Thanks for that quote, Brian. One could find that paradeigm, with ‘anti-Zionism’ in the category of ‘reasonable antisemitism’, ‘antisemitism’ in the category of ‘instinctual antisemitism’, in many a CIF contributor today.

  6. Brian Robinson Says:

    Perhaps off-topic in this thread (i.e. is it “mainstream”?) but
    Deborah Lipstadt has a piece in today’s Guardian (print edn) online here:

    “Even a ‘remake’ of Jud Süss can never be neutral: Goebbels’ propaganda film is now showing in another guise. Which shows why Germany is a unique case for censorship”

  7. Brian Goldfarb Says:

    From Lipstadt’s article: ‘Though only a limited number of Germans did the actual killings, many others took part indirectly – processing the victims’ belongings, arranging the roundups and the deportations, or “helping” in other ways. Those involved often shared the information about what was going on with their family and friends. A German friend once told me: “When it comes to the history of the final solution my country is not ‘normal’ and sometimes we, the perpetrators and their descendants, have to be protected from thinking that it is.”‘

    Thus, we have Daniel Goldhagen’s “willing executioners”, and Lipstadt’s hits home, hard – but not just at Germany, past and present.

  8. Absolute Observer Says:

    I’m looking forward to today’s Daily Show!!

  9. Absolute Observer Says:

    Brian and Brian,
    Here’s a question. In the comments to that piece you cite, there is a small discussion of good films dealing with nazism and the Holocaust.
    One of my favourites is “the Pawnbroker”. (And, without being too iconoclastic, I’m not overly fond of “Schindler’s List”
    Just thought it would be interesting if you or anyone else, had likes and dislikes?

  10. James Mendelsohn Says:

    I like “The Pianist”.

    • Brian Robinson Says:

      Yes, I did like the Pianist very much — in fact it sent me to the book — Wladyslaw Szpilman. Spielberg’s film had, I think, a certain “aura” about it when it came out, and it was indeed powerful, but I think some of the criticisms levelled at it, e.g. sentimentality towards the ending were probably justified. It’s a long time ago but as far as I recall, Polanski didn’t go for any escapist relief from the bleakness.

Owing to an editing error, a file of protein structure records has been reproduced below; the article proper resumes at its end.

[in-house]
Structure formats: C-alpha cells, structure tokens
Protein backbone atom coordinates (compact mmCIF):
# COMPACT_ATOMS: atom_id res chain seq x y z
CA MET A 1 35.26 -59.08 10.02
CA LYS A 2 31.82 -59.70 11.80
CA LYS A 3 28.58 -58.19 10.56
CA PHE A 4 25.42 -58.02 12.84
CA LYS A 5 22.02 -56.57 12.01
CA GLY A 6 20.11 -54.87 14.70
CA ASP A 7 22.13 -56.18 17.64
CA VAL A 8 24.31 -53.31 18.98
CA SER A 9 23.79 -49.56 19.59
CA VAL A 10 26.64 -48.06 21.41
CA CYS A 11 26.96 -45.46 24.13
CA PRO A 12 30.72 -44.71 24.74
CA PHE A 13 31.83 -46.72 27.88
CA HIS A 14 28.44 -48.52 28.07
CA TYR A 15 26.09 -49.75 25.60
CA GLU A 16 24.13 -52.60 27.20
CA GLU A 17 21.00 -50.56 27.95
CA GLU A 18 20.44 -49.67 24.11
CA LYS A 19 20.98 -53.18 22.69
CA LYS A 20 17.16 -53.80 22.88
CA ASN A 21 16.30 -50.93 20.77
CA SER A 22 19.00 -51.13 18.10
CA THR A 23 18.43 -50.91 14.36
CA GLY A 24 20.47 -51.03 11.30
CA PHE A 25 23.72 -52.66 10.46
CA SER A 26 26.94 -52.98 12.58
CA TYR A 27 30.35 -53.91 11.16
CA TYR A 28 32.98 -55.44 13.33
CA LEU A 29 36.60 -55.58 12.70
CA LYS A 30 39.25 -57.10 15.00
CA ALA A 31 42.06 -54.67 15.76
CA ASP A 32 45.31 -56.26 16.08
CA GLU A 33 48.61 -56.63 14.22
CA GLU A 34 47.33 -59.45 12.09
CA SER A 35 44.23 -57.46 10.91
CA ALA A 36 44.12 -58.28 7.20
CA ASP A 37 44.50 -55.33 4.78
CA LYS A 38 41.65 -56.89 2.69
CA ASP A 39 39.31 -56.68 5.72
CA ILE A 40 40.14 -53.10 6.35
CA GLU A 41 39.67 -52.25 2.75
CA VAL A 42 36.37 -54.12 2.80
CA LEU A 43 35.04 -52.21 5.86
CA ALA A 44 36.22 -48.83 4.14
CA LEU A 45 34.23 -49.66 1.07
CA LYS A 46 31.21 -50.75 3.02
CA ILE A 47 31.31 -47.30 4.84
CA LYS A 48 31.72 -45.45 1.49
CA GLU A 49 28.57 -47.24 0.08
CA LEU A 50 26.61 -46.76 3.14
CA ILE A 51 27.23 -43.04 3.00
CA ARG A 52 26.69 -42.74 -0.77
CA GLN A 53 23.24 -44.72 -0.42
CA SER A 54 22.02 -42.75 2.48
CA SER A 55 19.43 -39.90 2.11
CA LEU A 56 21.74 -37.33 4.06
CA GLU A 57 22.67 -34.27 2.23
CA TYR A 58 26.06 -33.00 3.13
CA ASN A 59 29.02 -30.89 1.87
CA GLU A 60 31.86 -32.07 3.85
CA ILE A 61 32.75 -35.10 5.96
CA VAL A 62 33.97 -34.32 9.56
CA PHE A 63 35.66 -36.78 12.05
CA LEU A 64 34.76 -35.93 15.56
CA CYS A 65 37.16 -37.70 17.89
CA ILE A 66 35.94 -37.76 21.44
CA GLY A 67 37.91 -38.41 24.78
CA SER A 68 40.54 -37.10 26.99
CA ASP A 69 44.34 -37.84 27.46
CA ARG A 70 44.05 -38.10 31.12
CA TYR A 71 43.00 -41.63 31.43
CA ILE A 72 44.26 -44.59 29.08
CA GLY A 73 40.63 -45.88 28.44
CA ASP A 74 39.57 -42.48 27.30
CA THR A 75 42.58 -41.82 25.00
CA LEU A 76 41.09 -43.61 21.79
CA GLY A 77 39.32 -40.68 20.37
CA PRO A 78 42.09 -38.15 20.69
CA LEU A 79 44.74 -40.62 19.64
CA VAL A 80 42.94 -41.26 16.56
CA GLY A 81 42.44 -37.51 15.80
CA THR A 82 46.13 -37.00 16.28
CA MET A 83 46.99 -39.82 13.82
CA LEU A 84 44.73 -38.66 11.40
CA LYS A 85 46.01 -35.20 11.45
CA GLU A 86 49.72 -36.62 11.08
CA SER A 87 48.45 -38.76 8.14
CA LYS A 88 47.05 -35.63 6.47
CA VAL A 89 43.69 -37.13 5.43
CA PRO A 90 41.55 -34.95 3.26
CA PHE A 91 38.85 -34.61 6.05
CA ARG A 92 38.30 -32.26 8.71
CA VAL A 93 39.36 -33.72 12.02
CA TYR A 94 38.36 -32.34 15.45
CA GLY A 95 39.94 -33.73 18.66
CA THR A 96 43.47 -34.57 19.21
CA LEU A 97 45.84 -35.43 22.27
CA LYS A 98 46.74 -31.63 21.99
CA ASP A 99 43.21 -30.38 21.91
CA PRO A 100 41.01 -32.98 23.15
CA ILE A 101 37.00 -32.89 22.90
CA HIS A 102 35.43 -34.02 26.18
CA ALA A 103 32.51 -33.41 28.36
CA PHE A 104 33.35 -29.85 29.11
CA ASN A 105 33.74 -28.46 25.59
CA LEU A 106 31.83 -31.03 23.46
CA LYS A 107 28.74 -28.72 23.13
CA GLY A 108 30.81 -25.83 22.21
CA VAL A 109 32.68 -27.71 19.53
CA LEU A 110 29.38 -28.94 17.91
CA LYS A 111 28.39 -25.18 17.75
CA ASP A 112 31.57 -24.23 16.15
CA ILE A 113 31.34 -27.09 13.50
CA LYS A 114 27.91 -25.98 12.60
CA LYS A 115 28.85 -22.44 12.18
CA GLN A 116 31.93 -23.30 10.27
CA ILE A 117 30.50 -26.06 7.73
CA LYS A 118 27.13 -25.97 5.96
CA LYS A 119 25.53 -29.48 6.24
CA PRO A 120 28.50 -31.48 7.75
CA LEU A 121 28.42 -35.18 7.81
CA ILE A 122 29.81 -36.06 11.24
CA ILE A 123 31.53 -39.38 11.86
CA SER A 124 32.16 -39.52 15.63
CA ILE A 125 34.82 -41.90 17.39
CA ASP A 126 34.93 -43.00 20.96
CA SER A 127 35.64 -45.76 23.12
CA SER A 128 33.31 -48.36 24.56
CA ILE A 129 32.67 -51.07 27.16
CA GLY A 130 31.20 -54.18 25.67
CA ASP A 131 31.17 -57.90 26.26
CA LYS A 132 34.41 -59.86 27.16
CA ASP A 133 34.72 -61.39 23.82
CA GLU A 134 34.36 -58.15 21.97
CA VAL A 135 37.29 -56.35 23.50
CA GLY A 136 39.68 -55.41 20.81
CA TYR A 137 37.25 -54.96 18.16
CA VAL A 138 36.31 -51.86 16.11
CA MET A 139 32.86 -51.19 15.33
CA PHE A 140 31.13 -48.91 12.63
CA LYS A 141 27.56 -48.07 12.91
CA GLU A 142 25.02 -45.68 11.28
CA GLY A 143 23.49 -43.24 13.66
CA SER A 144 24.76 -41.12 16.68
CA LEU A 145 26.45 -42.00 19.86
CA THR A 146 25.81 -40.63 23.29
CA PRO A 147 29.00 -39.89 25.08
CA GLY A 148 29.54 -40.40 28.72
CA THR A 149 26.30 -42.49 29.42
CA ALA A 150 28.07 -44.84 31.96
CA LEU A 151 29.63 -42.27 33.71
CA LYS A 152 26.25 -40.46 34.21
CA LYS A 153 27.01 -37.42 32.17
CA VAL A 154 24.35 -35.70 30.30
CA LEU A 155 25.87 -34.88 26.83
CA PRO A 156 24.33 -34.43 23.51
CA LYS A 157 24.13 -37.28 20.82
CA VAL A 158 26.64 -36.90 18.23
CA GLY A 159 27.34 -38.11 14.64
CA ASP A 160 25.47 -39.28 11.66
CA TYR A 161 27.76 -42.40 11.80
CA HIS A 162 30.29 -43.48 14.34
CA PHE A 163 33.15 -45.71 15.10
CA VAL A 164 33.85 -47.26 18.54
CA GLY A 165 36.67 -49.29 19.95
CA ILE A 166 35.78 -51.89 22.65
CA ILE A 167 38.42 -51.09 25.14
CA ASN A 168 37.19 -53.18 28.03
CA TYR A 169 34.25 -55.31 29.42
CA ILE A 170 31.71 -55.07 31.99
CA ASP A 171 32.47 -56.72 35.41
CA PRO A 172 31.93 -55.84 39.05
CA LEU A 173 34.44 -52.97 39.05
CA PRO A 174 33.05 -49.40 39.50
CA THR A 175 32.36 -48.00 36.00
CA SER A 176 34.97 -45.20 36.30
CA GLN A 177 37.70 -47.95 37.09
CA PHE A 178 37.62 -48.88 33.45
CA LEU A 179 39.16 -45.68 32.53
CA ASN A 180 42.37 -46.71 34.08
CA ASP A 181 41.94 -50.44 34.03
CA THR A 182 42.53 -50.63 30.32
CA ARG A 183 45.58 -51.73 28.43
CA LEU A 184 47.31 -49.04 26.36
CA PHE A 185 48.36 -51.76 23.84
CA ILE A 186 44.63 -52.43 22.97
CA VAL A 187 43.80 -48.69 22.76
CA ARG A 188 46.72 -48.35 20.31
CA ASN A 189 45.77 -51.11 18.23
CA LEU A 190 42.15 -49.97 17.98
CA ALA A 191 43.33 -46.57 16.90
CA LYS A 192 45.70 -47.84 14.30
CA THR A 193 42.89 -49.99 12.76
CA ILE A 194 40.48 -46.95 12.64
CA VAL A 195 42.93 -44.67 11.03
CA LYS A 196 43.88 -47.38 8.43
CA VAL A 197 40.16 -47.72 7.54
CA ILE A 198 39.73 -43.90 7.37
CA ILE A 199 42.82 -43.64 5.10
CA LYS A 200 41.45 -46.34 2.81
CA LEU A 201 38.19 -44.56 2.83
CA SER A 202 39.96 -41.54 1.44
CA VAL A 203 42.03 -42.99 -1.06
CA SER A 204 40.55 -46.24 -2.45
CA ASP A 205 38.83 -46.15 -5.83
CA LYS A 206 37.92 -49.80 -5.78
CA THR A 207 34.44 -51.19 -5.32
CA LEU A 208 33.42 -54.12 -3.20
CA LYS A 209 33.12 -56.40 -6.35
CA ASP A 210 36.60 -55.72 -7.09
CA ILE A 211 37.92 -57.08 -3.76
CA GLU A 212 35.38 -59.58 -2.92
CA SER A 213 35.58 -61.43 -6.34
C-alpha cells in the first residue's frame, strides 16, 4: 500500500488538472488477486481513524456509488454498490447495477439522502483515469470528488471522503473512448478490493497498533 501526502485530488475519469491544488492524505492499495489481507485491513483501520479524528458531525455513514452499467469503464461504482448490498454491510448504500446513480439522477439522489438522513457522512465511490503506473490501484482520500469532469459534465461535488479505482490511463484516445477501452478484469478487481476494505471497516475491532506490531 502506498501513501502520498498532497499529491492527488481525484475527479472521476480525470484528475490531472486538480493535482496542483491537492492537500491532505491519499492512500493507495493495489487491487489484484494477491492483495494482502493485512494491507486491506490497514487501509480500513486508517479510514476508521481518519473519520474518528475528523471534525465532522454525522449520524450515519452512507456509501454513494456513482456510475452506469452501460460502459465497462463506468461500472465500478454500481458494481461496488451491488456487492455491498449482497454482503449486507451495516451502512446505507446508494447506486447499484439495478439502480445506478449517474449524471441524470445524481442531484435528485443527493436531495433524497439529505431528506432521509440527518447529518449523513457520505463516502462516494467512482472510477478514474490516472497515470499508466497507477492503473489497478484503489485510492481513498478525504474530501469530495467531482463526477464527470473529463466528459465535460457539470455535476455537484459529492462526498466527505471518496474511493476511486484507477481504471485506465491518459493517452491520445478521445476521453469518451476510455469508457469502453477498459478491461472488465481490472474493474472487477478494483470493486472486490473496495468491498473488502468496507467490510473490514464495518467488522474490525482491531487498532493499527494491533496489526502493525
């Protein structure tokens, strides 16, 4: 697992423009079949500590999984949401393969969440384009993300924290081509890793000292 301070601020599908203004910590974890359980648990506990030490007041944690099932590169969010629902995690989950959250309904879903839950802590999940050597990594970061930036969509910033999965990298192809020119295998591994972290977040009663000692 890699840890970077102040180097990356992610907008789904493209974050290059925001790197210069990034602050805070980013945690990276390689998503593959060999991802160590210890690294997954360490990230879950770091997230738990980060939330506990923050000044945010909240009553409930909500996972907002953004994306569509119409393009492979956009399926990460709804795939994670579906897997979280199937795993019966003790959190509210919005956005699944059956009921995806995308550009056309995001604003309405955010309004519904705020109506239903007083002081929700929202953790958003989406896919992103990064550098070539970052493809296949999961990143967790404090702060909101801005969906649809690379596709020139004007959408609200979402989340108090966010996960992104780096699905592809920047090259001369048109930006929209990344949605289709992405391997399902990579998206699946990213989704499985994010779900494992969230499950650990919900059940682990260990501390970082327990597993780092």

AO, if you meant us to include documentaries as well as dramatised (semi-fictionalised) films, the outstanding one for me has to be Lanzmann’s Shoah, which I’ve watched twice but have long meant to get a DVD so I can watch it more. I know that it too has been criticised, sometimes quite severely in a number of particulars — e.g. it was said to be “anti-Polish”, Lanzmann was accused of “bullying” the barber to get his story.

      I remember hearing Lanzmann (or maybe I only read it) being extremely dismissive about Spielberg’s film — perhaps before it was released. Lanzmann spoke of “the obscenity” of having *actors* playing the parts of the Holocaust victims. I don’t know if he modified his views afterwards.

      There’s a thought that strikes me as I write this — you may recall seeing the ghastly “Lady” Renouf tangling (and tangling herself into shrill knots) on You Tube with Norman Finkelstein over what she persisted in calling “the Hollywood version” of the Holocaust (i.e. her particular form of Holocaust denial). Does the showbiz side of movie-making carry a danger of a certain trivialisation because we’re watching actors — actors building careers, directors trying to live up them, in other words, artifice and artificiality?